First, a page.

Austerity will hold sway until deepening crisis changes ECB’s mind
Ideology brooks no argument, despite what the facts say
European policy makers “are doing everything they can to stop recovery taking off, so they should not be surprised if there is in fact no take-off. It is balanced-budget fundamentalism, and it has become religious”.
John Maynard Keynes famously argued that politicians and policy makers are often “slaves to some defunct economist”.
I think he was only partially correct, particularly if he meant that important decisions are based on a body of logical, coherent thinking, albeit one of a misguided kind. He went on to argue that “madmen in authority, who hear voices in the air, are distilling their frenzy from some academic scribbler of a few years back”.
He was right about the madness but, like many a contemporary economist, wrong to infer that actual policies always have their roots in ideas once thought of as sound. Keynes failed to recognise the full significance of the role played by ideology; he didn’t make enough of his own point about madness.
Simon Wren-Lewis, a professor at Oxford University, has tried manfully to resurrect this Keynesian way of thinking: in several articles he has tried to distill the logic behind European austerity. And then he proceeds to dismantle the intellectual edifice that he sees as underpinning current economic policies in the euro area (and the UK).
For the most part I think he fails – not because he fails to identify the logic driving austerity but more because his task is doomed from the start. There is no such theoretical rationale, the logic simply isn’t there, hidden or otherwise.
Professor Wren Lewis has himself come to a similar conclusion: he now likens current beliefs in budgetary austerity as akin to creationism and climate-change denial. The (accumulating) evidence emphatically points one way but contrary beliefs remain as rock solid as ever.
Despite much evidence to the contrary, economists do reach broad agreement on some things. The effects of fiscal austerity when interest rates are zero is one such notion, about which there is almost universal consensus: it’s a very bad idea.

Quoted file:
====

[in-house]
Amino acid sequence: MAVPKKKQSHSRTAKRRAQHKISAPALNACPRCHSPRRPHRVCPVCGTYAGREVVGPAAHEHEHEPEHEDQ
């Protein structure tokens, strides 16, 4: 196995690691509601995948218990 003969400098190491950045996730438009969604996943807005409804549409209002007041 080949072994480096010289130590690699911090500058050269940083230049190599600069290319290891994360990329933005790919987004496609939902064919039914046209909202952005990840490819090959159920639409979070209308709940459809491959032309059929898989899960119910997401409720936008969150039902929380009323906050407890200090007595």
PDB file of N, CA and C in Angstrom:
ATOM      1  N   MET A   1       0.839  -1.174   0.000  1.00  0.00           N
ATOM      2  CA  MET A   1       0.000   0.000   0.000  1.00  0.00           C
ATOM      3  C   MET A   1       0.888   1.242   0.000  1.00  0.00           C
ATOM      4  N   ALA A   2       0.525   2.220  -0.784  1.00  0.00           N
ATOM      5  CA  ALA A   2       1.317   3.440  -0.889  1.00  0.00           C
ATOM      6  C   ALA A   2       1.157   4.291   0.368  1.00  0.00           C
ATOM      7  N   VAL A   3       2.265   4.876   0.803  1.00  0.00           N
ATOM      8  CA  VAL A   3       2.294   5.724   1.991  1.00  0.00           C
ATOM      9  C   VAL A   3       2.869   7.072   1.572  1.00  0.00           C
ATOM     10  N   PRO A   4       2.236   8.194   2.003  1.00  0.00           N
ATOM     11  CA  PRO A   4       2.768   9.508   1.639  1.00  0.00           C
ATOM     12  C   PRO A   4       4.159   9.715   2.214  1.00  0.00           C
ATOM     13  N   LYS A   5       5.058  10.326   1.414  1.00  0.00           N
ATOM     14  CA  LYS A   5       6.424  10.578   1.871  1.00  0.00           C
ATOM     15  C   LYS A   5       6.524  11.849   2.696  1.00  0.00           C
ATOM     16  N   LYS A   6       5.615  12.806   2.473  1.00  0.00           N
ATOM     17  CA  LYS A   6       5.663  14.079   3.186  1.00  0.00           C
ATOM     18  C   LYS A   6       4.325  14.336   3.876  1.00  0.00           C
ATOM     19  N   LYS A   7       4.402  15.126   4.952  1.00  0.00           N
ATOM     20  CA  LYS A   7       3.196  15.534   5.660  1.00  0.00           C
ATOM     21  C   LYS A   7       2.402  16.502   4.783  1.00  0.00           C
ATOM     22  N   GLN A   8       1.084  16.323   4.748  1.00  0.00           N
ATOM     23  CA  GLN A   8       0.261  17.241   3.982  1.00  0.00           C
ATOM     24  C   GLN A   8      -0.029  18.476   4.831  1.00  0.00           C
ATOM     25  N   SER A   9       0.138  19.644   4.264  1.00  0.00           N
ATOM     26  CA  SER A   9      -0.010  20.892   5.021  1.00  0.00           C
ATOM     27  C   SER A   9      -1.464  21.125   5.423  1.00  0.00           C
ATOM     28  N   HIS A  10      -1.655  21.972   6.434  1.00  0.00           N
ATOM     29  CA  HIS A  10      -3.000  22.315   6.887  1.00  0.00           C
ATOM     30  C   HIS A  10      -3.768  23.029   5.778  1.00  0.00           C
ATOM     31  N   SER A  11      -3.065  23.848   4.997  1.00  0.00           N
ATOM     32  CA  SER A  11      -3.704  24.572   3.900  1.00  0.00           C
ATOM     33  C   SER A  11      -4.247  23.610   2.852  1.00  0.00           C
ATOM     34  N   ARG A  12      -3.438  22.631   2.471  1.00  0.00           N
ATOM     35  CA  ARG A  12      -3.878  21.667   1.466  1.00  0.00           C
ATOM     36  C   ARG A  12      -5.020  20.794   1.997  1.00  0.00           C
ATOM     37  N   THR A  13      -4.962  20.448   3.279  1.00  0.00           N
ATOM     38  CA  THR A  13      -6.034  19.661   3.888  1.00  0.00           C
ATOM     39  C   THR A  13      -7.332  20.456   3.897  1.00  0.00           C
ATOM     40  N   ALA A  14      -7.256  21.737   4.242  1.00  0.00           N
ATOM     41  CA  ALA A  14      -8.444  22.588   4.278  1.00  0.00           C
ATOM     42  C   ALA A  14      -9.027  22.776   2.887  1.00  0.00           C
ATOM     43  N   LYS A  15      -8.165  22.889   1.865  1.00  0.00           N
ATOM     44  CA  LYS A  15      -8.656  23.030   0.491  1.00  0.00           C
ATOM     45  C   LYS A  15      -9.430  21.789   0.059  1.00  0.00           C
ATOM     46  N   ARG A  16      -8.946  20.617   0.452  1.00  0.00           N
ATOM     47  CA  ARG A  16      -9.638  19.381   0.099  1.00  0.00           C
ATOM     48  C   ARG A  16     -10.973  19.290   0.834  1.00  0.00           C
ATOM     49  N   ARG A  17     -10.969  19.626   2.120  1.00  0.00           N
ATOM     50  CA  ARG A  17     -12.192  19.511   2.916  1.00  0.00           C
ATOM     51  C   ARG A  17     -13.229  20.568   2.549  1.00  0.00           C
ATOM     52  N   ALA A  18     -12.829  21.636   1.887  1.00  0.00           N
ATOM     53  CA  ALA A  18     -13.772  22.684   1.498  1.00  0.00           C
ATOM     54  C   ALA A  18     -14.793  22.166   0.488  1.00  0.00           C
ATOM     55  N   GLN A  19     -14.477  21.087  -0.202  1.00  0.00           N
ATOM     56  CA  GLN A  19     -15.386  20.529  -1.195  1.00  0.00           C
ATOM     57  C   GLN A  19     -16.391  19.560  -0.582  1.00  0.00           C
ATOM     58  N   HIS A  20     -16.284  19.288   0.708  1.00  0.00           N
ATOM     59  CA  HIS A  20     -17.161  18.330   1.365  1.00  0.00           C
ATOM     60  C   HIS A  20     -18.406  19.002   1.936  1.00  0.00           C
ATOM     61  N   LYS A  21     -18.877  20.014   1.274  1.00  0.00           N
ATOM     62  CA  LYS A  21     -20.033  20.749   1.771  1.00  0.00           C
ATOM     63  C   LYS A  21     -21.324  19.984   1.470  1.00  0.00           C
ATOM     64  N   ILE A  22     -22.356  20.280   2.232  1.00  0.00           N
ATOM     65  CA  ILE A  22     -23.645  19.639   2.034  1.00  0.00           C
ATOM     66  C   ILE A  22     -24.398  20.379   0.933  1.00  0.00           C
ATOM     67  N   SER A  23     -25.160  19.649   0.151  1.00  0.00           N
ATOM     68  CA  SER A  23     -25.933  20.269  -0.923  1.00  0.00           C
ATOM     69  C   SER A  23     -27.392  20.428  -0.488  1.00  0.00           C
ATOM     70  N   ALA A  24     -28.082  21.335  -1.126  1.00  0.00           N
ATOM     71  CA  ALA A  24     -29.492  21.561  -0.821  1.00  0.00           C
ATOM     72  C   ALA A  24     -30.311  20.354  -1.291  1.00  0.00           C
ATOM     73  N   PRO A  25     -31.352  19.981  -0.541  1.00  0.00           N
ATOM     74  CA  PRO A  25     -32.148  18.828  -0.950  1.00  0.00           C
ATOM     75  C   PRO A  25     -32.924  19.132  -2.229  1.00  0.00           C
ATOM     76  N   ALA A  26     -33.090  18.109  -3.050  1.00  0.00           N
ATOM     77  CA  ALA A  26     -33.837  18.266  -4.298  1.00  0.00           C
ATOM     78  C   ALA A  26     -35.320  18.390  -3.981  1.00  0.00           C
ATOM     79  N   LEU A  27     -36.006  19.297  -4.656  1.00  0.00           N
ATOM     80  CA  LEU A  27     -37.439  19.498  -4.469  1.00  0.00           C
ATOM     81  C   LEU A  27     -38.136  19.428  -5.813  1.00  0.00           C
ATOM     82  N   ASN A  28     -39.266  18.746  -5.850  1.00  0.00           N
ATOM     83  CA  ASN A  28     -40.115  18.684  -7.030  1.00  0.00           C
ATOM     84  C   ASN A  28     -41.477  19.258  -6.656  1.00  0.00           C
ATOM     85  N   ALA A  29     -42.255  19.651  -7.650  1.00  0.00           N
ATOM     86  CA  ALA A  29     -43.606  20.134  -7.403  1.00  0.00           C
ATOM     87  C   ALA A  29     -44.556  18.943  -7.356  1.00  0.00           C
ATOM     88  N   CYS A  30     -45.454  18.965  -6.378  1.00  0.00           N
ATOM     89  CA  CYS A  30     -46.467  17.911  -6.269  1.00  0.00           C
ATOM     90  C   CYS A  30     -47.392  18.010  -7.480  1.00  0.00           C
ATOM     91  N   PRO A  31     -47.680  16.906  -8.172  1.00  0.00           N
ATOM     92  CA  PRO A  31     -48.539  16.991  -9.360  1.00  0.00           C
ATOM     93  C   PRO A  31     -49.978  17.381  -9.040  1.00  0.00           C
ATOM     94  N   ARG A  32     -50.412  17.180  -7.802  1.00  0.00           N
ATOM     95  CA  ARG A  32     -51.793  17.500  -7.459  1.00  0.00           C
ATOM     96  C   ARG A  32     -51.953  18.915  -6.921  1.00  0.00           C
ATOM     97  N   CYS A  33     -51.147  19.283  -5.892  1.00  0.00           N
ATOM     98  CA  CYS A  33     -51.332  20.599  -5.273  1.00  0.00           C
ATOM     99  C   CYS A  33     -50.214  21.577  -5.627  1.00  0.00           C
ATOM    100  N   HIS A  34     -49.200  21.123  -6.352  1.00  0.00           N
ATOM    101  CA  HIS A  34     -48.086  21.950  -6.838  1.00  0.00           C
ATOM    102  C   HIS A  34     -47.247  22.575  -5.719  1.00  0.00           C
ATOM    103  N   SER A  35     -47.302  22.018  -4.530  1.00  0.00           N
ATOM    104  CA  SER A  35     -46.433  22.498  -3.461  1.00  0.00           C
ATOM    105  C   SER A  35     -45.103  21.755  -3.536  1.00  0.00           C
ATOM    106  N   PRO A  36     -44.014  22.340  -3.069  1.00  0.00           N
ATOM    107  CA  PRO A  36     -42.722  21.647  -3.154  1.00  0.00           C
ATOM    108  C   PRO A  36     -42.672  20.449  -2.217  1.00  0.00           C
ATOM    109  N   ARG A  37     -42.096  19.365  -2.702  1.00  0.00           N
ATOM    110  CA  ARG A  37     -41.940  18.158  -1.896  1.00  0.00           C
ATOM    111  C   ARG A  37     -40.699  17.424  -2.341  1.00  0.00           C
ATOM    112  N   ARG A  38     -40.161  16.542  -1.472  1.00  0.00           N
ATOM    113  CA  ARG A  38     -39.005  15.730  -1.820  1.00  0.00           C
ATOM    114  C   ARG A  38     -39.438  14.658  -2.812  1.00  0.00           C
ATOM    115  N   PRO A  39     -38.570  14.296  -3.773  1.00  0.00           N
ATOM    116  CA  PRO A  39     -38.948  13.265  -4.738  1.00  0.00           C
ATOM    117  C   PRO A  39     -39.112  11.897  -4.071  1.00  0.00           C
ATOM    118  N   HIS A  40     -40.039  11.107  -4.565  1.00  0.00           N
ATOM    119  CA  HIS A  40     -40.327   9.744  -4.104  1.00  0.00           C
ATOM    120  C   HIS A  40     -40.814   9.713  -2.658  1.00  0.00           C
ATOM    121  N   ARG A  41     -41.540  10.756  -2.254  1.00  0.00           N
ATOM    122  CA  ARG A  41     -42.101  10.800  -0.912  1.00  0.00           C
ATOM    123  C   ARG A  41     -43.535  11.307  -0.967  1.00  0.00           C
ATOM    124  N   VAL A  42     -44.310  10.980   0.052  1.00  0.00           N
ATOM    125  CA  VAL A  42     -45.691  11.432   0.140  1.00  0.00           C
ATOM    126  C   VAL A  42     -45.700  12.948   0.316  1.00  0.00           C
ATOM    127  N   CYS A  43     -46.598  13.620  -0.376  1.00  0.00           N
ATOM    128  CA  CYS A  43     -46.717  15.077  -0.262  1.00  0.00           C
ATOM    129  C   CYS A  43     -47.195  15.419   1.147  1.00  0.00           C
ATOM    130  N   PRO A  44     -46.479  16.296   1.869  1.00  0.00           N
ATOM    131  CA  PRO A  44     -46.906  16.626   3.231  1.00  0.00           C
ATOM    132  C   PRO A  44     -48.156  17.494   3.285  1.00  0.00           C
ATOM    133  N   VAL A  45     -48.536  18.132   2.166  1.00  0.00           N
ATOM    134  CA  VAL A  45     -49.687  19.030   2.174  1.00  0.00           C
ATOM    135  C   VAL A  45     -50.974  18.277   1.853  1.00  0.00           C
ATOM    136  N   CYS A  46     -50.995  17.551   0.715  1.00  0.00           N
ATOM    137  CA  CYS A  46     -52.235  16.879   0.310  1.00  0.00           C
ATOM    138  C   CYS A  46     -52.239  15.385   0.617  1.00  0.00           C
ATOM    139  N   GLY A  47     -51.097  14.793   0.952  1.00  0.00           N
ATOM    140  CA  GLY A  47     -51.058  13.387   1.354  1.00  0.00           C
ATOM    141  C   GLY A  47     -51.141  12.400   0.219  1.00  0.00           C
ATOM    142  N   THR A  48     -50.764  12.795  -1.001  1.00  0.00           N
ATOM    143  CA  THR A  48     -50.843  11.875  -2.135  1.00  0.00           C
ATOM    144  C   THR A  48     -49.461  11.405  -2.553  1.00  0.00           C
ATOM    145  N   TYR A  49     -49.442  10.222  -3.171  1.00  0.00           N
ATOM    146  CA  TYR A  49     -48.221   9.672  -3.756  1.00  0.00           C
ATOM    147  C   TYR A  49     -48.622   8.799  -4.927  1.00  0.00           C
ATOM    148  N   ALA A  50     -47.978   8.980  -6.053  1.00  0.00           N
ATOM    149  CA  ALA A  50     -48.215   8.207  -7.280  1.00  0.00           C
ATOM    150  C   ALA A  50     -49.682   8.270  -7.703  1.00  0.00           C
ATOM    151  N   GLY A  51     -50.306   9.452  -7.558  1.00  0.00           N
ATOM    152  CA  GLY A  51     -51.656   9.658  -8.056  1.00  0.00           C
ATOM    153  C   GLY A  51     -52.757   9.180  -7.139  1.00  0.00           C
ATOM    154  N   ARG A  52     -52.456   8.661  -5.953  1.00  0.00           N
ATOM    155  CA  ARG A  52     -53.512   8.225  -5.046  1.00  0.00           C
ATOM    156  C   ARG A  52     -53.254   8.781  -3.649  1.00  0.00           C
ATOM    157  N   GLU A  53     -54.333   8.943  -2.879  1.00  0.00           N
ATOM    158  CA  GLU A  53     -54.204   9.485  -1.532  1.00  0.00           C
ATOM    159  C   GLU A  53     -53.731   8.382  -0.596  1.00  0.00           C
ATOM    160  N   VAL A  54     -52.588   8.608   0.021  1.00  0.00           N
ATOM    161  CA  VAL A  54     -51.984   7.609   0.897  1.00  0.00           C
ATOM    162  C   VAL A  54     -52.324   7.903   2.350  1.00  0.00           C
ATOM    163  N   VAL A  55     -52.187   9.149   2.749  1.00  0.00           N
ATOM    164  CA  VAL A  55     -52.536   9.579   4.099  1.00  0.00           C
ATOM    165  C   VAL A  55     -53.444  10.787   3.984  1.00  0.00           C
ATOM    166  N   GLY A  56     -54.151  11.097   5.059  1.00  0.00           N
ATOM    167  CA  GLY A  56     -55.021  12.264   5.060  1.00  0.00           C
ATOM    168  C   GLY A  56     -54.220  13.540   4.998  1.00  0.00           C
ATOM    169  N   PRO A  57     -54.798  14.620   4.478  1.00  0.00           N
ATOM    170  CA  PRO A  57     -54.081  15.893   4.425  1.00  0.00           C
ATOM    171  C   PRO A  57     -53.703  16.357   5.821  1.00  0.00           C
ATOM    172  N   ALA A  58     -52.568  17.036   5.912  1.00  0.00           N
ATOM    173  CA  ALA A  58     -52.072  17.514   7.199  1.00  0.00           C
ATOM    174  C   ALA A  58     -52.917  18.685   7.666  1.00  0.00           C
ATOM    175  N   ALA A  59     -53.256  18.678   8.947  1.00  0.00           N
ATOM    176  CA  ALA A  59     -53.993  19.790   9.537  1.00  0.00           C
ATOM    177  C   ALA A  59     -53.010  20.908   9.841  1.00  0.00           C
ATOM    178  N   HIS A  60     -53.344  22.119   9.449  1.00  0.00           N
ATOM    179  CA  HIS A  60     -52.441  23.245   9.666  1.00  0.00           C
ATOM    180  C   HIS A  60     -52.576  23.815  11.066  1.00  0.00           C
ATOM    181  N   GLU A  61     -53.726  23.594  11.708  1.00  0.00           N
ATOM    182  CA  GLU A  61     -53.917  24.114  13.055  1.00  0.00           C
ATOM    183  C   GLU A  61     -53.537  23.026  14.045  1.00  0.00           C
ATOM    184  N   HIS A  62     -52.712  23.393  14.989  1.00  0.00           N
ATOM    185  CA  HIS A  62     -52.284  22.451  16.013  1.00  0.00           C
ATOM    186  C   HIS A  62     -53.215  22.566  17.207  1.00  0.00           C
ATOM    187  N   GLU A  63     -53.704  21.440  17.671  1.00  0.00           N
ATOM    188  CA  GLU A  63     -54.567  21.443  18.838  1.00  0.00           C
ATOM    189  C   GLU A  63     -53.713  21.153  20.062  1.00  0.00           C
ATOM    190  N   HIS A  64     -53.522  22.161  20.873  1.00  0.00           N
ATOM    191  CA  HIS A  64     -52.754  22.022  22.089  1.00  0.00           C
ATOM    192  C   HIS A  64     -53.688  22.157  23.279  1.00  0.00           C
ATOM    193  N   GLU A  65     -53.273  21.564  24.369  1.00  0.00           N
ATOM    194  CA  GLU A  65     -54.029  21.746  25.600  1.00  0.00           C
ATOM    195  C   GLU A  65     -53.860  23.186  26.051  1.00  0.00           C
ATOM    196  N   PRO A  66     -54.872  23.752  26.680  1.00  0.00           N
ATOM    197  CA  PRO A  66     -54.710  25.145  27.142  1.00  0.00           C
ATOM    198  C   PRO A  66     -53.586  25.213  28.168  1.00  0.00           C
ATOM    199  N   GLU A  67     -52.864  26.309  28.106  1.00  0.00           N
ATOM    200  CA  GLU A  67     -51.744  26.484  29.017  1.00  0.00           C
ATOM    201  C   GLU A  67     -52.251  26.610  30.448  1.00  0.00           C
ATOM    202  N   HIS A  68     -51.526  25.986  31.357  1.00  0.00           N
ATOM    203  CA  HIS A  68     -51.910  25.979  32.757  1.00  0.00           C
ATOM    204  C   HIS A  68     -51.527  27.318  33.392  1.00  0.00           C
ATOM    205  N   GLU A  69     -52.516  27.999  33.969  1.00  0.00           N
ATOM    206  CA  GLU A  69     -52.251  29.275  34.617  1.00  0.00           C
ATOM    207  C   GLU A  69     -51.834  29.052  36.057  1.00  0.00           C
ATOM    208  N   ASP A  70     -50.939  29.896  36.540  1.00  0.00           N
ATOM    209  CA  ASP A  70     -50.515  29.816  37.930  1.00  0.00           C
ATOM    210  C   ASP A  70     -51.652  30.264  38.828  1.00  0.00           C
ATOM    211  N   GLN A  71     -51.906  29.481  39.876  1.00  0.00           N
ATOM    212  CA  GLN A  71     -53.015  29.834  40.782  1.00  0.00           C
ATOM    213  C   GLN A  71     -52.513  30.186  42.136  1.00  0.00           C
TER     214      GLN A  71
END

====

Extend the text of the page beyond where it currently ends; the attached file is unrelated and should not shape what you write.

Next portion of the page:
Another eminent professor, Paul De Grauwe of the London School of Economics, made the same point when he recently said that European policy makers “are doing everything they can to stop recovery taking off, so they should not be surprised if there is in fact no take-off. It is balanced-budget fundamentalism, and it has become religious”.
Much has been made of the apparent very recent conversion to this way of thinking by Mario Draghi. His speech to the Jackson Hole gathering of central bankers has been variously interpreted as heralding an imminent bout of quantitative easing by the ECB and a validation of forthcoming tax cuts by Michael Noonan.
Draghi certainly nodded in the direction of those who argue that “structural reforms” (code for policies that include austerity) have short-term economic costs that need, sometimes, to be mitigated by both fiscal and monetary policies. This rhetoric is new, it is very different: Draghi is the first important European policymaker to speak in this way. But it is almost certainly dead wrong to infer that something dramatic is about to happen to either fiscal or monetary policies. That is not how Europe works.
Whether or not inertia is hard wired into European policy making, there is a simple practical question: if Draghi is giving the green light to less austerity, who does he have in mind? It is certainly not the Irish Finance Minister. The one country that could seriously do with less austerity with no implications for debt sustainability is Germany. The spelling and grammar checking software on this computer does its utmost to prevent me putting ‘Angela Merkel’ and ‘fiscal expansion’ into the same sentence.
The political consequences of European economic stagnation are easy to describe but difficult to time. The French government is in total disarray, precisely because of economics. There will be much more of this. And, as always, politics will drive the economics: more political chaos will, eventually, force the ECB to act in a meaningful way. That’s why bond markets are moving today. That same political chaos will produce pan-European fiscal initiatives. Balanced budget fundamentalism has one, not terribly democratic, core belief: Europe’s local politicians cannot be trusted with spending and taxation policies. So, like monetary policy, fiscal policy will be centralised in the hands of technocrats. Then we will get some extra spending, some proper relief from austerity. But not before.
The trouble with chaos, of course, is that it is chaotic. And very difficult to predict and manage.